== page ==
Students in the Kenai Peninsula Borough School District performed better than the state average on state assessments. (Graphic by Victoria Petersen/Peninsula Clarion)

Students in the Kenai Peninsula Borough School District performed better than the state average on state assessments. (Graphic by Victoria Petersen/Peninsula Clarion)

District performance above state average

The assessments took place this spring, with about 76,400 students across the state participating.

Kenai Peninsula students scored on average higher on English, math and science than students did statewide, according to results released last week from annual statewide performance assessments.

The assessments are used to provide data for parents, educators, policymakers, communities and businesses about how Alaska schools are performing. Students score on a rubric of four levels — advanced, proficient, below proficient and far below proficient. The student scores are then used by the state to assess whether students are proficient or not proficient.

On the Kenai Peninsula 47.6% of students were proficient in English, compared to the state average of 39.2% of students. In math, 40.9% of peninsula students were assessed as proficient, compared to 35.7% of students statewide. In science, 54.9% of peninsula students were assessed as proficient, versus the statewide average of 44.6%.

The assessments took place this spring, with about 76,400 students across the state participating. The Performance Evaluation for Alaska Schools assessment, or the PEAKS assessment, tests students between third and ninth grade on current English and math standards. The Alaska Science Assessment focuses on state science standards for students in fourth grade, eighth grade and 10th grade.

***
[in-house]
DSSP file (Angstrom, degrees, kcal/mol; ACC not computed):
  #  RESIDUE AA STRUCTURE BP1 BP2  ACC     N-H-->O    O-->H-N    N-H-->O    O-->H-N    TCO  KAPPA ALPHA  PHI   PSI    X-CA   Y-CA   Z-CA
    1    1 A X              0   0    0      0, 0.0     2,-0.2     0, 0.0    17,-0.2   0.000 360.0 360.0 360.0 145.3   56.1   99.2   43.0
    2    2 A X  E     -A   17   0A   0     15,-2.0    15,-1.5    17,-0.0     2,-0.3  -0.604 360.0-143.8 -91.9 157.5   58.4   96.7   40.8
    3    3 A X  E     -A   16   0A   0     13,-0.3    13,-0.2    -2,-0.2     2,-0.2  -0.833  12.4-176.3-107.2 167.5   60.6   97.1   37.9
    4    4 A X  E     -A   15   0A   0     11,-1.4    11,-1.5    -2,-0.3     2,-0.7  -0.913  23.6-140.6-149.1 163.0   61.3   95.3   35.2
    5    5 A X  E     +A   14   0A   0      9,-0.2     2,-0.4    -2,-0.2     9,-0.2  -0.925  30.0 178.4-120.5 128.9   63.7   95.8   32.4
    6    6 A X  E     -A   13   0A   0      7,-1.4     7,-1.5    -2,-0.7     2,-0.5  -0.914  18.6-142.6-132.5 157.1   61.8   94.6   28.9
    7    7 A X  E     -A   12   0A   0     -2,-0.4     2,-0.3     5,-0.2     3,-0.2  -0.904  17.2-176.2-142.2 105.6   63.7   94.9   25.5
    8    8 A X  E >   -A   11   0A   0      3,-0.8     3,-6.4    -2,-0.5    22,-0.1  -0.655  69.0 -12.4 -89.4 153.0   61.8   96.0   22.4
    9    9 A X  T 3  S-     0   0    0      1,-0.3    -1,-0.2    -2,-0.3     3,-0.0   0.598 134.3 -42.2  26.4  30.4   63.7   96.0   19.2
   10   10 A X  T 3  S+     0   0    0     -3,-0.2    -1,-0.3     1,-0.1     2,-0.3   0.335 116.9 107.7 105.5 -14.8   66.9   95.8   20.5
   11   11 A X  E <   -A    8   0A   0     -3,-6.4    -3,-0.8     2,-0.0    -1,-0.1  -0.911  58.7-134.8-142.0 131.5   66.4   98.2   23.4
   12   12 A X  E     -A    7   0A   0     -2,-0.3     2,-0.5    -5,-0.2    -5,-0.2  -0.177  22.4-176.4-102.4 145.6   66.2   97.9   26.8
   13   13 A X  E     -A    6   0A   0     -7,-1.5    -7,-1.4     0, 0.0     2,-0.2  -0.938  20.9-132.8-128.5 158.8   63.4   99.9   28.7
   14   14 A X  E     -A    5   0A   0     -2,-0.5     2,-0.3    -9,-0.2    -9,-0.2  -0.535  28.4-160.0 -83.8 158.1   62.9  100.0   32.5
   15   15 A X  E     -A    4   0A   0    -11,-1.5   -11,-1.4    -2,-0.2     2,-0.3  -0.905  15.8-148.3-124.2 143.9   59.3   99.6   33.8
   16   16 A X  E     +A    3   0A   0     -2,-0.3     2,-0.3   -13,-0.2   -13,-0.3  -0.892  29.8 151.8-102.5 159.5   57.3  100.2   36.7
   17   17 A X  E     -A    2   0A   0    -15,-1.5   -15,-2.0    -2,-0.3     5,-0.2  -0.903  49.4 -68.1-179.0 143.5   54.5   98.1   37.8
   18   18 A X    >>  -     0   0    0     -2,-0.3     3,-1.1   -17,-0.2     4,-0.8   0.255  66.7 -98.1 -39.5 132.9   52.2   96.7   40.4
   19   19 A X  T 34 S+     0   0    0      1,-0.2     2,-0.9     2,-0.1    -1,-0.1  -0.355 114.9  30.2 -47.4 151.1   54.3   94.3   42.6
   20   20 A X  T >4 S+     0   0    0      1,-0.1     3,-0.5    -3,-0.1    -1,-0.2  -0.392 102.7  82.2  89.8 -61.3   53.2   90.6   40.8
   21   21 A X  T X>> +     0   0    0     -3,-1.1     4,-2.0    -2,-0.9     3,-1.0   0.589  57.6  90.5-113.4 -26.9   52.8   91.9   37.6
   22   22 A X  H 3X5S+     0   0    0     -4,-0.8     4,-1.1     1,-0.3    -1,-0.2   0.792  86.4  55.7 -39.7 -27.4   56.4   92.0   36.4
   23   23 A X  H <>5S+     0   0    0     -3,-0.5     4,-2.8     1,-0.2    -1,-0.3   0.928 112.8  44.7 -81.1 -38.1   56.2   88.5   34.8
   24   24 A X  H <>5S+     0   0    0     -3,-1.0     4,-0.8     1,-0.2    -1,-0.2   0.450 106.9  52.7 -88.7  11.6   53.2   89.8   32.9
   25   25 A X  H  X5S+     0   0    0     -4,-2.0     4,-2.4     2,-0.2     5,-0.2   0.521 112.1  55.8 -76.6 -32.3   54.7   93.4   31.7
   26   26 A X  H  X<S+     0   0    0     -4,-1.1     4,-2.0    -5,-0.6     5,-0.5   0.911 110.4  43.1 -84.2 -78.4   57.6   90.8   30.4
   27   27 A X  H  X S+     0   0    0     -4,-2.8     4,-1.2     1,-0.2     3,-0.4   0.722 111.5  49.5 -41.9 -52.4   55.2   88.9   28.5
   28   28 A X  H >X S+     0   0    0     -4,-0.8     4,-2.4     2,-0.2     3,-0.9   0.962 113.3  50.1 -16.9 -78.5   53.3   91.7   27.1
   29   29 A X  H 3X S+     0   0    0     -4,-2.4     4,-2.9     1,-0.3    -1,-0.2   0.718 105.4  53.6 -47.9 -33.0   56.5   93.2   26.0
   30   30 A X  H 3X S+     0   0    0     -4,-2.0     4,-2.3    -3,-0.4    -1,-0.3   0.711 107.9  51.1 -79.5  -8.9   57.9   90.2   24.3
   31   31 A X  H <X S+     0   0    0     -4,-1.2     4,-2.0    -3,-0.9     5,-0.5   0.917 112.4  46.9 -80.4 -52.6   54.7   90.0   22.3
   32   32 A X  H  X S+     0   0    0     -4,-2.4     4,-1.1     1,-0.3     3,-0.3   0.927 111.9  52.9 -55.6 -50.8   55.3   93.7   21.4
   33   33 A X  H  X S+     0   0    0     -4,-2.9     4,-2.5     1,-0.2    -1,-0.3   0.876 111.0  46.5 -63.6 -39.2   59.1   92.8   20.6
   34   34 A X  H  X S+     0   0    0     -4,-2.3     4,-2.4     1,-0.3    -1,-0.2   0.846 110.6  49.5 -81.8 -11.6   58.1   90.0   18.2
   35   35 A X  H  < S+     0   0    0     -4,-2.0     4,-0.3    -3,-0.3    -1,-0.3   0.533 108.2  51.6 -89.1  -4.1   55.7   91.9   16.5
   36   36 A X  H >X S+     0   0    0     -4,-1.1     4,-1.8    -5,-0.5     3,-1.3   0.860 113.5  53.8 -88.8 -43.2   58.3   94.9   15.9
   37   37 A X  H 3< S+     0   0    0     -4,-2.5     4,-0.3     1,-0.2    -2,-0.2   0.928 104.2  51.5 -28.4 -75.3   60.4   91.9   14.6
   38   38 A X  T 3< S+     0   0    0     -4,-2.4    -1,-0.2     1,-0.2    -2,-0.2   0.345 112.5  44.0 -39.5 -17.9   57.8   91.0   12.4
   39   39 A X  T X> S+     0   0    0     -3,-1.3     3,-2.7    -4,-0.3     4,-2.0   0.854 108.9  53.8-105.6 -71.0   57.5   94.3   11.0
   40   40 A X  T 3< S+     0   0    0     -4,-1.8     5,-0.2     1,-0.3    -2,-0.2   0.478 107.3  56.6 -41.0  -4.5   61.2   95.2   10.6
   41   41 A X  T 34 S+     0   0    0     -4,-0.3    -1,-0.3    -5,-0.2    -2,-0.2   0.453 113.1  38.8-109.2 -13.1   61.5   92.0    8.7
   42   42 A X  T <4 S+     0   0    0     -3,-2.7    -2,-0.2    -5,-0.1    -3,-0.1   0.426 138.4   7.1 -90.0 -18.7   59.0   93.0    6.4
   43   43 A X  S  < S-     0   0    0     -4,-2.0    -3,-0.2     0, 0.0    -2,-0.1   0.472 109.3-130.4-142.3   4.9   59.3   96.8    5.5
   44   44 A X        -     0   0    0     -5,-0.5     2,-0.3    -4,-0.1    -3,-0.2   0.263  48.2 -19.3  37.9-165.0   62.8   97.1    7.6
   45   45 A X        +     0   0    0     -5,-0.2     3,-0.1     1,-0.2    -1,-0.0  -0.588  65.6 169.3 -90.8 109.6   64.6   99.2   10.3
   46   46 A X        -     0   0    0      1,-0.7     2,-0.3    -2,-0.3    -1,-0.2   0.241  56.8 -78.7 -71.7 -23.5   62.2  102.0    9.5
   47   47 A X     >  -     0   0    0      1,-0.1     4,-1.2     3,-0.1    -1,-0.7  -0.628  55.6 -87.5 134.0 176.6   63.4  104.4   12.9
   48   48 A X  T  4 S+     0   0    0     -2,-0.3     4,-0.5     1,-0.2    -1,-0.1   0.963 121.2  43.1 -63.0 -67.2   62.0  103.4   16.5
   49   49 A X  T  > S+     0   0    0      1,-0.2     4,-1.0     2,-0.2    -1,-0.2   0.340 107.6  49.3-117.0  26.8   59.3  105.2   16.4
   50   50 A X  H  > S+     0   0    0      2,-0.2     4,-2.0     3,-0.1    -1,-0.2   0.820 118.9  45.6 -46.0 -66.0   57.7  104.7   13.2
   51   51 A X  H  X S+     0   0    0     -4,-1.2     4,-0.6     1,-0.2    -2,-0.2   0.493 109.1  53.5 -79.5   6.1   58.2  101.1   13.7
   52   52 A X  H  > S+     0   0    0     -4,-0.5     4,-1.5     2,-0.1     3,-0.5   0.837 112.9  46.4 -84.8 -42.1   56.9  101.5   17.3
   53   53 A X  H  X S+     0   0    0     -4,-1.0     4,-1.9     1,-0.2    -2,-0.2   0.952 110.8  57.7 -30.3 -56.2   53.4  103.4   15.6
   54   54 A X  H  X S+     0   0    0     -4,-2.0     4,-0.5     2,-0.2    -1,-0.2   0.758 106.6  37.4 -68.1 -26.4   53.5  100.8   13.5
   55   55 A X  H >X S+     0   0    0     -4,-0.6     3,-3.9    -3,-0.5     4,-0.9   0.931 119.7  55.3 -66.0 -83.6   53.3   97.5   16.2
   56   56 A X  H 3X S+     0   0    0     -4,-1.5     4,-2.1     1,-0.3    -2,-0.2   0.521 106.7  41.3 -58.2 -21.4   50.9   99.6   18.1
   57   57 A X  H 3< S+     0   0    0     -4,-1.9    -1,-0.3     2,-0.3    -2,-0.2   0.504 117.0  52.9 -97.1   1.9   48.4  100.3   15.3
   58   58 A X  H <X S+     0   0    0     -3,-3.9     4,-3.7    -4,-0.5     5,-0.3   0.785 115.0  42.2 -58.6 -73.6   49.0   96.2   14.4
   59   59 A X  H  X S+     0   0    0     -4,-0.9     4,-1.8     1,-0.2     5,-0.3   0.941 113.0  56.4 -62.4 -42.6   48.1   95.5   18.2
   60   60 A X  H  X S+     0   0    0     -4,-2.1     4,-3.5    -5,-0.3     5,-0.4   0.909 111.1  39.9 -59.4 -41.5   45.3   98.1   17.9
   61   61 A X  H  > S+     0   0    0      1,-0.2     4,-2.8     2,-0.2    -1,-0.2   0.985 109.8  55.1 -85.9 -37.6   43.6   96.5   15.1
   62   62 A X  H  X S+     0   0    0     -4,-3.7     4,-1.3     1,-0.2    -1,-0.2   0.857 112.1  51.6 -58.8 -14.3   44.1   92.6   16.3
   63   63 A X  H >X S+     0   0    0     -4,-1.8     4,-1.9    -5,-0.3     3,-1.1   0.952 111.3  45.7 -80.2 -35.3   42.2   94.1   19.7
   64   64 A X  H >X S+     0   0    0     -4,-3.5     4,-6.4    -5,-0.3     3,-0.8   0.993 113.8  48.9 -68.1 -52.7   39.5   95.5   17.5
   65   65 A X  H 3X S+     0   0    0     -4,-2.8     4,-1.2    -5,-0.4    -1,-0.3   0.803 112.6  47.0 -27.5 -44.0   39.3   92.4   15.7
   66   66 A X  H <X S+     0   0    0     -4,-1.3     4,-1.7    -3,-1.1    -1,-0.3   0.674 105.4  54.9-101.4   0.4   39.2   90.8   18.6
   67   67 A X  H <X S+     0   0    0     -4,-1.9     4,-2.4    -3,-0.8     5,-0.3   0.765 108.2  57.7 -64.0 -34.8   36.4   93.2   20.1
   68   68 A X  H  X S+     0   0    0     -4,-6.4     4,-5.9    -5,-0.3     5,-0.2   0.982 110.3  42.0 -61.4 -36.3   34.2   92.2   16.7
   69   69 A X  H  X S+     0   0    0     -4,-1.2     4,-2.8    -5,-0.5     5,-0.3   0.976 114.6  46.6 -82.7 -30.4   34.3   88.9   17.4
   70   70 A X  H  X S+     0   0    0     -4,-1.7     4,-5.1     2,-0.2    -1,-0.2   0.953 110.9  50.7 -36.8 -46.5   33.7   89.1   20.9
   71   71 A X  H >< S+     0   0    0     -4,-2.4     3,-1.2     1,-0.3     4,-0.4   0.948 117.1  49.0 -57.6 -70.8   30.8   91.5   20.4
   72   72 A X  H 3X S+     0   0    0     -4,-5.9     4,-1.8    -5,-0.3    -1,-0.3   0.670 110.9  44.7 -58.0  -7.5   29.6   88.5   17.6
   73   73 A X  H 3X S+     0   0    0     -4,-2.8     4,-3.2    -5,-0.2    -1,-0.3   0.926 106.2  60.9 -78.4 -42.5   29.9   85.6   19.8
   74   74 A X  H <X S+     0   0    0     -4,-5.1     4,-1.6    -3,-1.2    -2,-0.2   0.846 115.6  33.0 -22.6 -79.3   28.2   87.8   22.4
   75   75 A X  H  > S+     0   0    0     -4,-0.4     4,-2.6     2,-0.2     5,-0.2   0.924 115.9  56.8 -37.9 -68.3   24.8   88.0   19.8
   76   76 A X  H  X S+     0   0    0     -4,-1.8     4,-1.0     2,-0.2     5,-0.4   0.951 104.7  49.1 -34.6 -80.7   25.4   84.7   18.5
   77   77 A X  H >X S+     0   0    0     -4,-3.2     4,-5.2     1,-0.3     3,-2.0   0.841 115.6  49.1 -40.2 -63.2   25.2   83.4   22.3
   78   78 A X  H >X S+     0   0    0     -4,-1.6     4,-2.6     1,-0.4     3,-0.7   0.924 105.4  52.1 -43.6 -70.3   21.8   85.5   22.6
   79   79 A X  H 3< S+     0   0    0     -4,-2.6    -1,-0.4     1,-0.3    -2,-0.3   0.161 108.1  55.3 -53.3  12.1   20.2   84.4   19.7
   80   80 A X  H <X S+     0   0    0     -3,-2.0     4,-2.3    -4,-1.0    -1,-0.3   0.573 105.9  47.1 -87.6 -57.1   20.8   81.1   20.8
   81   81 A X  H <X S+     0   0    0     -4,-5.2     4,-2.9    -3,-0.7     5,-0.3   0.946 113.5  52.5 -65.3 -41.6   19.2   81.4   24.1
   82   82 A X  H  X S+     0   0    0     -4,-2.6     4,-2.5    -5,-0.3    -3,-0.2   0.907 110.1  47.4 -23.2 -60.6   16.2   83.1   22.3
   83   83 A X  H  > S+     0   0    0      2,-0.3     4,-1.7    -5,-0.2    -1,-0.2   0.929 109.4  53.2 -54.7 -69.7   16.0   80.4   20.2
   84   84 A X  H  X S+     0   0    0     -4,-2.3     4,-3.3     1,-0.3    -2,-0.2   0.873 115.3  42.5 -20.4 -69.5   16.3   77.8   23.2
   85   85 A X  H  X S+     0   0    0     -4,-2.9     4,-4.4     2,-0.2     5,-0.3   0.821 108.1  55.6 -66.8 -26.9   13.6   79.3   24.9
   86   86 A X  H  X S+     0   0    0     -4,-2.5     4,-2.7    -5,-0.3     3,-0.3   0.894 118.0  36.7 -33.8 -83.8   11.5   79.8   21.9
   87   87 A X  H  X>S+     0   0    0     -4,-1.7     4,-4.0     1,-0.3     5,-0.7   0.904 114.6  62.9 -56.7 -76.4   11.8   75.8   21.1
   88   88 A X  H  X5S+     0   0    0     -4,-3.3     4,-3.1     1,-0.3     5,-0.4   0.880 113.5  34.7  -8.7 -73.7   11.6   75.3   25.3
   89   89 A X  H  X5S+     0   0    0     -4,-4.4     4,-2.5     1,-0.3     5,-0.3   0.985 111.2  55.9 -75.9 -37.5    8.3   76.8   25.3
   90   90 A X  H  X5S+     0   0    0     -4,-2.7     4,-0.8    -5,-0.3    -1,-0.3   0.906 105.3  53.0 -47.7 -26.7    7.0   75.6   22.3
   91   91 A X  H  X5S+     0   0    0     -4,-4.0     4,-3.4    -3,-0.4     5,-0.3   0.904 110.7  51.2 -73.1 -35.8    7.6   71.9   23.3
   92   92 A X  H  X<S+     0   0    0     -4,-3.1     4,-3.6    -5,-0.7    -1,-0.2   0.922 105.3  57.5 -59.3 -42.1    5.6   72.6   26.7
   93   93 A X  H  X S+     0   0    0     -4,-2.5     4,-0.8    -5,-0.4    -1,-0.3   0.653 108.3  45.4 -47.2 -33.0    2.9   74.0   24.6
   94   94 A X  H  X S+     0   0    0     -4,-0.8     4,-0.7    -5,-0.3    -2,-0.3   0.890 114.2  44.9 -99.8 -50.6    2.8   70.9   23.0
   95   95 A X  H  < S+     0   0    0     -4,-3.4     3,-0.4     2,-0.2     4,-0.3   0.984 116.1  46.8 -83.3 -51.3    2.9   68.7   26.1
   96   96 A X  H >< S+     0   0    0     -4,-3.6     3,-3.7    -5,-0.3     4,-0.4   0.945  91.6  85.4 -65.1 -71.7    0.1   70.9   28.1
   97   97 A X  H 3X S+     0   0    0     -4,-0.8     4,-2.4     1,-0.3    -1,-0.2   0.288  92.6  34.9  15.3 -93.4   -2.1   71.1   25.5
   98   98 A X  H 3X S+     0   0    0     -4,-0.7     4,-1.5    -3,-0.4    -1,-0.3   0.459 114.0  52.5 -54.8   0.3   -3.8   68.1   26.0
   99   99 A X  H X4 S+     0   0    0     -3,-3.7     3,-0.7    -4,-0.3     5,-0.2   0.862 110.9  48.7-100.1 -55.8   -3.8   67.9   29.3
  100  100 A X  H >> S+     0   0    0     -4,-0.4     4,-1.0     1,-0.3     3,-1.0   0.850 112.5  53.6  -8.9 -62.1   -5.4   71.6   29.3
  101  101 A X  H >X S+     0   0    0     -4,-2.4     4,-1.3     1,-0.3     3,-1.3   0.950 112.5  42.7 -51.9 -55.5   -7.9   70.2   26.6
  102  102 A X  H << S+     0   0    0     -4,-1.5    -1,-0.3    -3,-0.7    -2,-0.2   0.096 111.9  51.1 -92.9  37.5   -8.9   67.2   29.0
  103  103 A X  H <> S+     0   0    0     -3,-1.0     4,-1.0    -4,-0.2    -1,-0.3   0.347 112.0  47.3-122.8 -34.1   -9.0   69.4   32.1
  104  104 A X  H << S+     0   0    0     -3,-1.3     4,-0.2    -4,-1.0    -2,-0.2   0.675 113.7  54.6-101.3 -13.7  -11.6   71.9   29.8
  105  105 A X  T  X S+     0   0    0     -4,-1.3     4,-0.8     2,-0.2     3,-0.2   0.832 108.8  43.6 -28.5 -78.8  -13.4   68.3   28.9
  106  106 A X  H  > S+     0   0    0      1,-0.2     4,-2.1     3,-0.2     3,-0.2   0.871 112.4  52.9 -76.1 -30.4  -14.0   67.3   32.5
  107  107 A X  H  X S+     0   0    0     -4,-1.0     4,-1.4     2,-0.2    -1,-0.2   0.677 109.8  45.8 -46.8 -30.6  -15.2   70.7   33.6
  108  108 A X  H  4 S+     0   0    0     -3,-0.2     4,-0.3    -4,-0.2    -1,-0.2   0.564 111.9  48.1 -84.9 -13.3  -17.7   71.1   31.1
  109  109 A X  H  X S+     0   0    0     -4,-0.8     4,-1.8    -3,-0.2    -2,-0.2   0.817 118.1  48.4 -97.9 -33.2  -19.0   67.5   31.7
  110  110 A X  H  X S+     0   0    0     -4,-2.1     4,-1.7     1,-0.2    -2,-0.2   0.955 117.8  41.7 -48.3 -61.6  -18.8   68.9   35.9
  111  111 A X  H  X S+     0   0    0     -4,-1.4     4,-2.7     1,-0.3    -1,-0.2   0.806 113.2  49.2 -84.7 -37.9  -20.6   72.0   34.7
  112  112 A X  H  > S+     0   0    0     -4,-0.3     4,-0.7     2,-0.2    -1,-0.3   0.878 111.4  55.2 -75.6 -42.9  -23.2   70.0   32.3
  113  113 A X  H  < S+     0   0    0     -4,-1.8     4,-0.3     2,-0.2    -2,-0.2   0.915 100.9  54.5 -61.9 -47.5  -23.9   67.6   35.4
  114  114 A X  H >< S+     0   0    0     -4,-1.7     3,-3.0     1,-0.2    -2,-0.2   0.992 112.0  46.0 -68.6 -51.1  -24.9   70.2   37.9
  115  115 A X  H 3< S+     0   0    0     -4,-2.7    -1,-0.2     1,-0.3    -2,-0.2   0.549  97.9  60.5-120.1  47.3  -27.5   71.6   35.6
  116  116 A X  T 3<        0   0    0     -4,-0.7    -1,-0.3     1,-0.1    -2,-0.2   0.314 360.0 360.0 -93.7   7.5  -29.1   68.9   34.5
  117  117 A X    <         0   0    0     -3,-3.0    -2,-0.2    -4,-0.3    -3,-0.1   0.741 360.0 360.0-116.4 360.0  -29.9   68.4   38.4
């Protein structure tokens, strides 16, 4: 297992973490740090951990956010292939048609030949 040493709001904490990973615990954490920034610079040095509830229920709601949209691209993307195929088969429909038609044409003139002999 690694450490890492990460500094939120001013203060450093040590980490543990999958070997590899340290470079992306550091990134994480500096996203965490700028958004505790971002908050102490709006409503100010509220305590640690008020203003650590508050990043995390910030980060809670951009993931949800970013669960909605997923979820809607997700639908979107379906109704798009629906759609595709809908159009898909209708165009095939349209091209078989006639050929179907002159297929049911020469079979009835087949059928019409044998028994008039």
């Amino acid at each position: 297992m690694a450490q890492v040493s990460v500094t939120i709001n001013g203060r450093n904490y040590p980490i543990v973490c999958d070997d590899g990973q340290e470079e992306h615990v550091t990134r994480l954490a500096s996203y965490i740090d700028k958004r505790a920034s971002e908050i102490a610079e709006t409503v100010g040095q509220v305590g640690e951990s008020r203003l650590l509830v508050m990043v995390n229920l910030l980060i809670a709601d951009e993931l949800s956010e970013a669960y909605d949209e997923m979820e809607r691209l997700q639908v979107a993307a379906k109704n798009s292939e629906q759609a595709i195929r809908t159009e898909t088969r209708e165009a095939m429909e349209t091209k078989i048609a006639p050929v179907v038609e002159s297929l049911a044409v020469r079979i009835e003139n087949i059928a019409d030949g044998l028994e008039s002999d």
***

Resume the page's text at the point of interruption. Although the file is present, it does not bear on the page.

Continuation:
For all grades in the Kenai Peninsula Borough School District, 92.71% of students who were eligible participated in the English and math evaluation.

Third graders in the district did the best in math, with more than 54% of assessed third graders considered proficient. Ninth graders in the district scored the lowest in math, with 70.42% assessed as below proficient in the subject.

Sixth graders in the district scored the highest in English language arts, with 56.03% of those students assessed as proficient in the subject. Ninth graders scored the lowest in English, with 39.89% of assessed high school freshman ranked as below proficient in the subject.

In the science assessment, 10th graders in the district performed the best, with 62.12% of district sophomores assessed as proficient.

The assessment’s 2018 results show the average scores for the district in English decreased this year. In 2018, 50% of students were assessed as proficient. In 2019, that number dropped to 47% of students assessed as proficient in English. The district’s math scores stayed steady between 2018 and 2019, with about 59% of students considered below proficient in both years across the district.

The district’s science scores decreased slightly between 2018 and 2019, with 55.9% of students in the district considered proficient in 2018, and 54.9% of students scoring the same in 2019.

The report shows that students across the state have showed improvement in several areas of study in recent years.

Alaska fourth graders have seen considerable improvement in their English assessment scores over the last three years. In 2017, fourth graders were 38.8% proficient in English. In 2018, those fourth graders became fifth graders and were assessed as 41.1% proficient in English. In 2019, those original fourth graders tested as sixth graders and improved their score to 45.5% in English proficiency.

Ninth graders in the state in 2019 achieved a 5.2% increase in math proficiency compared to ninth graders in 2018.

“While I am pleased to see pockets of improvement from year to year, we must not be satisfied with our results,” Alaska Education Commissioner Dr. Michael Johnson, said in a Sept. 5 press release from the state Department of Education and Early Development. “The 2019 PEAKS results show a large achievement gap still exists and the work to improve outcomes for all students must continue.”

State, district and individual school results can be found at the Department of Education and Early Development’s website.

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